Cyber insurance premiums soar

Cyber Insurance Premiums Soar

Cyber attacks are not going away anytime soon and in the wake of the Optus, Medibank and more recent Latitude Financial breach, the demand for cyber insurance has increased, despite premiums soaring as much as 300%.

Many small to medium size businesses are feeling the affect and may now find it impossible to obtain cyber insurance which can make it difficult when competing for business, where contract terms require cyber insurance at a sufficient level of cover, which depending on your risk profile could be as much as $10 million dollars or more. The average level of cover though is about $1 million.

A positive that has come out of breaches though over the last 2 years is that cyber insurers are starting to pay attention to the finer details of what controls and processes matter and that provide the most effective coverage to reduce overall risk.

The main categories of focus being:

  • Policies and Procedures - Does your organisation have effective policies and procedures in place and do these align to a an industry standard (NIST, ISO27K etc)
  • Security awareness training - how often this occurs, is it tracked and what remedial training is enforced for repeat offenders. Do you regularly undertake phishing campaigns
  • Key technical controls - not limited to but including Authentication (MFA), Application control (White Listing), Vulnerability Management, Endpoint Detection and Response (EDR), Logging (SIEM), Firewalls (Layer7) and Network Detection and Response (NDR)
  • Incident Response Planning - Are you prepared if something bad does happen and how quickly can you recover. Do you have an incident response retainer in place?
  • Regular Testing - Red Teaming, Penetration Testing, Web App Testing and more.

Even if your responses to the above areas are comprehensive when completing your annual insurance cover form, there is no guarantee this will result in a reduced premium!  Based on my experience the insurance market for this type of product although better than it was a few years ago, still has a long way to go in terms of maturity and understanding.

Some insurers have even exited the market and no longer offer cyber products as a result of the number of breaches that have happened over the last few years.  In fact it would only take a few Ransomware breaches to effectively wipe out the collection of premiums by the insurer, over resultant claims and losses therefore incurred, to make this possibly a dying game for the insurance market as a whole?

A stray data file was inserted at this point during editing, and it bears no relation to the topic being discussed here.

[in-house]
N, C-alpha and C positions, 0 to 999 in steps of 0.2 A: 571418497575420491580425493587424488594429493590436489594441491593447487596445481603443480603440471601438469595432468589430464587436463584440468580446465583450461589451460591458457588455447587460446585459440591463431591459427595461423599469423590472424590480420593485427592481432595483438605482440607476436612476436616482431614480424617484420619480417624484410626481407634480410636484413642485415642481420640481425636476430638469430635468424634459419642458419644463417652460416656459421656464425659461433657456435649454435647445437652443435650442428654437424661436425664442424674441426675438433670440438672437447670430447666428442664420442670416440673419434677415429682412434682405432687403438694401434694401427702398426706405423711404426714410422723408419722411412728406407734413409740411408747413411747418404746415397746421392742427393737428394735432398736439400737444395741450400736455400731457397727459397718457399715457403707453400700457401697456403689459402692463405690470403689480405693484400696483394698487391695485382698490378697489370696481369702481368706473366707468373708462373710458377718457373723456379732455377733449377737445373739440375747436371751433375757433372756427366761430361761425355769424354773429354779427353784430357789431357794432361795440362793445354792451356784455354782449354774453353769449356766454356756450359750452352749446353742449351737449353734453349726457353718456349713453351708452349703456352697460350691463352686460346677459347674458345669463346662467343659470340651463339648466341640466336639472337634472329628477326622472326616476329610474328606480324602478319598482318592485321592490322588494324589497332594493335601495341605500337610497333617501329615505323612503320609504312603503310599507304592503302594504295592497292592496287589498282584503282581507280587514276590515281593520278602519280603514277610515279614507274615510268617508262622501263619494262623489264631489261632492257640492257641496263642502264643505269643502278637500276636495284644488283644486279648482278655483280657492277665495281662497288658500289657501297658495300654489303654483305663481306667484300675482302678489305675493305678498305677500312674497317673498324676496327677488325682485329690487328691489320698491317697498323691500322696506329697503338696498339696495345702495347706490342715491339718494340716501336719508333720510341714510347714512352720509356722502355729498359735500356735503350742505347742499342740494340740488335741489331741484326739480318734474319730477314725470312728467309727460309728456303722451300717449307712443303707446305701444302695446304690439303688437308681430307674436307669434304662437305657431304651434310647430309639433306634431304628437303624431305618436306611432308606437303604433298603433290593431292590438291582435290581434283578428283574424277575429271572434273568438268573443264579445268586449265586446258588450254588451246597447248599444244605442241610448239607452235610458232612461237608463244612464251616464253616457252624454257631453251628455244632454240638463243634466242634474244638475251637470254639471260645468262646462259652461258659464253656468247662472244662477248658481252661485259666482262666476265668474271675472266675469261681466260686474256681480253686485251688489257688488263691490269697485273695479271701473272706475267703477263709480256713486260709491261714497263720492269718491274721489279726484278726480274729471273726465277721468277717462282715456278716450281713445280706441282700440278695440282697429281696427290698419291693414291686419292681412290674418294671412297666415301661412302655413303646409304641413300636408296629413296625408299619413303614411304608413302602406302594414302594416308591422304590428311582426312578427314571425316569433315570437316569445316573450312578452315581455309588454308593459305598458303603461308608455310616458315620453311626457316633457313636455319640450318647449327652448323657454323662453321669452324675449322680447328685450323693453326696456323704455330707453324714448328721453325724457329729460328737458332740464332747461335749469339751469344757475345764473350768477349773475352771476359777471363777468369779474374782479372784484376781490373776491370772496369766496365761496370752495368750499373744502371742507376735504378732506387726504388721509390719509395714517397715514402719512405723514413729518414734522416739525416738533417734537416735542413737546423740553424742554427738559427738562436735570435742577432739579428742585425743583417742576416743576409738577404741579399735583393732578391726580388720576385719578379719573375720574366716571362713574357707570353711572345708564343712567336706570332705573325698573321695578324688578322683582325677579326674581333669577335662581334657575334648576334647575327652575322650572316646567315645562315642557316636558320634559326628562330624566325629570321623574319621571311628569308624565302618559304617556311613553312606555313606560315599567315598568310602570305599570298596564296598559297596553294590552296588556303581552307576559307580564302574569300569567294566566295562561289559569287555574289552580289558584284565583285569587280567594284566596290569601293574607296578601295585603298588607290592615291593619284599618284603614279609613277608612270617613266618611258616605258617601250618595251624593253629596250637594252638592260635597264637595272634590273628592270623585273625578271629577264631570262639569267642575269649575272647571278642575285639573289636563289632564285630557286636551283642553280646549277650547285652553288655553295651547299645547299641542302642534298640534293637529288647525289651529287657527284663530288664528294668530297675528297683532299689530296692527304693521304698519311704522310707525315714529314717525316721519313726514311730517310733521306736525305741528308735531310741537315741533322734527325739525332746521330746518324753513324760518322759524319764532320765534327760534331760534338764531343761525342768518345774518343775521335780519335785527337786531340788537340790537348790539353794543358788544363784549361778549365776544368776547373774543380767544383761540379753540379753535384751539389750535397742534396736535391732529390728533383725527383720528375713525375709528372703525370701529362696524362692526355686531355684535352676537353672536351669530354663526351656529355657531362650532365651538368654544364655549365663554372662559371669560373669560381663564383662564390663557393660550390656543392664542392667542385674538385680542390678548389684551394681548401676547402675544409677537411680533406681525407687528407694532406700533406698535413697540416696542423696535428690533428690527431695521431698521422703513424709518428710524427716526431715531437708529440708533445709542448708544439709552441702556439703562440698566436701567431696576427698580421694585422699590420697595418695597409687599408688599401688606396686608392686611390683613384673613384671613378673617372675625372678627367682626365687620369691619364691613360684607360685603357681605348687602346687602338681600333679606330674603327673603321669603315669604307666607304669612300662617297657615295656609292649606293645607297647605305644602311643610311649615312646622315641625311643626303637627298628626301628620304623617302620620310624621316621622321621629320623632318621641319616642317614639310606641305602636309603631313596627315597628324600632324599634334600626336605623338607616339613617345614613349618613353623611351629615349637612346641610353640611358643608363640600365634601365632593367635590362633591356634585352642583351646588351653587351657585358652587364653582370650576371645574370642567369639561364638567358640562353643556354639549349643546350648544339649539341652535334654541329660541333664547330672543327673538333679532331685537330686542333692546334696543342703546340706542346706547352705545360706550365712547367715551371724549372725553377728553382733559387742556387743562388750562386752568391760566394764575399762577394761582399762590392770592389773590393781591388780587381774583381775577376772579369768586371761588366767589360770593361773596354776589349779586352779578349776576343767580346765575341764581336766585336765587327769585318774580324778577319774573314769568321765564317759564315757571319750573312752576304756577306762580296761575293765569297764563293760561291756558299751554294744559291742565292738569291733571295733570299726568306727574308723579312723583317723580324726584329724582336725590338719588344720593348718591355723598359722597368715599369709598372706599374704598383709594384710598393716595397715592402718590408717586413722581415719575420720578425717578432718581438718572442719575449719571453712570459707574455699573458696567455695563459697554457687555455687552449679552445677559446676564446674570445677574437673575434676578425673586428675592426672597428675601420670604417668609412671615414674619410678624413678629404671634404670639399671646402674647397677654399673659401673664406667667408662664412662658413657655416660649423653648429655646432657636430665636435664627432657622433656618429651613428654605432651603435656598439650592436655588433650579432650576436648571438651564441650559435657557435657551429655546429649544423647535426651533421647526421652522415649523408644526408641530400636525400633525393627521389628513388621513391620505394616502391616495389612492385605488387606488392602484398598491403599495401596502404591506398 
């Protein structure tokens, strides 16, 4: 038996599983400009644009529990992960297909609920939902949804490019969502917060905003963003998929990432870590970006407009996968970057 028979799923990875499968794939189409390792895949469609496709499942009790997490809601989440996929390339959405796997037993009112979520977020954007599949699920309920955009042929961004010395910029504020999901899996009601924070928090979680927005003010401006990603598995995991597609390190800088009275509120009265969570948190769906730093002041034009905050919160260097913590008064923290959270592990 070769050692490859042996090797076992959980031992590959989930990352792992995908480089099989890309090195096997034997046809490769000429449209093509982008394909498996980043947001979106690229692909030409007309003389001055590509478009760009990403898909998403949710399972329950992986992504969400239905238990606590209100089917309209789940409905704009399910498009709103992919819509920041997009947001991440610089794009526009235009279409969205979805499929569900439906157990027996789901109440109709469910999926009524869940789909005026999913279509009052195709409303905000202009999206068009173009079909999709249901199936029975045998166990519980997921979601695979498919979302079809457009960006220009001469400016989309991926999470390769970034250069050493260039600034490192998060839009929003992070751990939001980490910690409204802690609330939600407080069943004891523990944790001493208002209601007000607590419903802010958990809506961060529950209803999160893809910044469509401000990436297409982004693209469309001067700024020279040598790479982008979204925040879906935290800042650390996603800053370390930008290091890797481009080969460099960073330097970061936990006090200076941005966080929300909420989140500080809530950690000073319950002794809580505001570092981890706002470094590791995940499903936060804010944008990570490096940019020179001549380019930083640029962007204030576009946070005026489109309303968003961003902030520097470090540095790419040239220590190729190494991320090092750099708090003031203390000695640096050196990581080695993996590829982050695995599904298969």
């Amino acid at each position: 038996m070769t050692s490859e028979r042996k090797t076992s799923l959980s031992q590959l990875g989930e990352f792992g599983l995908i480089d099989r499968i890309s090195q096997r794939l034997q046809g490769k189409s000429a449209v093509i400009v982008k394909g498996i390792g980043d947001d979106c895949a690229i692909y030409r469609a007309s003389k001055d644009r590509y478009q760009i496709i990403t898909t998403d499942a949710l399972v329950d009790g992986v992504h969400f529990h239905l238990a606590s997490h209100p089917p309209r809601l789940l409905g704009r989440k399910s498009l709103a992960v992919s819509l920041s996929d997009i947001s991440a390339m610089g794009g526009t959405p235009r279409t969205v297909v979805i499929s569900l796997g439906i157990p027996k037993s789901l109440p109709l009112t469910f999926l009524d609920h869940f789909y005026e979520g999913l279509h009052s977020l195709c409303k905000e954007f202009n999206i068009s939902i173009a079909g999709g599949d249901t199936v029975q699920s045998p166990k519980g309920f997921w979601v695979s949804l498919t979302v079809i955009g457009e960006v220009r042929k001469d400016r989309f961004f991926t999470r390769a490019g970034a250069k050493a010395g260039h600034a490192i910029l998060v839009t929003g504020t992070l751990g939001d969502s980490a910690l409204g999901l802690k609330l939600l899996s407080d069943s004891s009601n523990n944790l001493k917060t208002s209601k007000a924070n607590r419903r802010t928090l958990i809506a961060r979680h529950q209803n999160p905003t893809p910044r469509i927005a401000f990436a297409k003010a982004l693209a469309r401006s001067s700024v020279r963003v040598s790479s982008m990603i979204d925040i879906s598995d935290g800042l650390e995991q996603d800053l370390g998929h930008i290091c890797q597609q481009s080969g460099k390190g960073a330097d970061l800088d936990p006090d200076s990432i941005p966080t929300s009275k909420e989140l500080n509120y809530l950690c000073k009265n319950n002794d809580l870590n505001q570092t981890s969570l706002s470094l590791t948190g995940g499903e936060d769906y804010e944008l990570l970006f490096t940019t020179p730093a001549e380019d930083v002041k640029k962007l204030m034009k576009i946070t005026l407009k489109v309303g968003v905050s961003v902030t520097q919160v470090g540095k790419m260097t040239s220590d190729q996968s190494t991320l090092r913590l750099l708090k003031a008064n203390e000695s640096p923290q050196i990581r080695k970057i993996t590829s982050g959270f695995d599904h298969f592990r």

So above all the doom and gloom there are some positives to come out of this which are, if an enterprise organisation is paying attention to the detail and are willing to continue to invest in their security programs then maybe insurance is no longer required.  Even for the SME market where businesses might not have such deep pockets there are still effective approaches that can be taken to reduce overall risk which will involve:

  • Identifying key assets and data
  • Putting in adequate controls like the ASD-8 or similar
  • Having resilience baked into your security program and knowing how to respond if things do go south
  • Improving security culture throughout your business.  People are your last line of defence so keep educating them on cyber.

Lastly I think the cyber insurance market will evolve and mature once it has recovered from the shock factor of significant losses in the wake of global mega breaches and continued Ransomware extortion.  What that actually looks like in the future we will have to wait and see, but hopefully like other insurance products, having the right controls in place that are shown to be effective at mitigating risk should then result in reduced premiums even if just a little bit!

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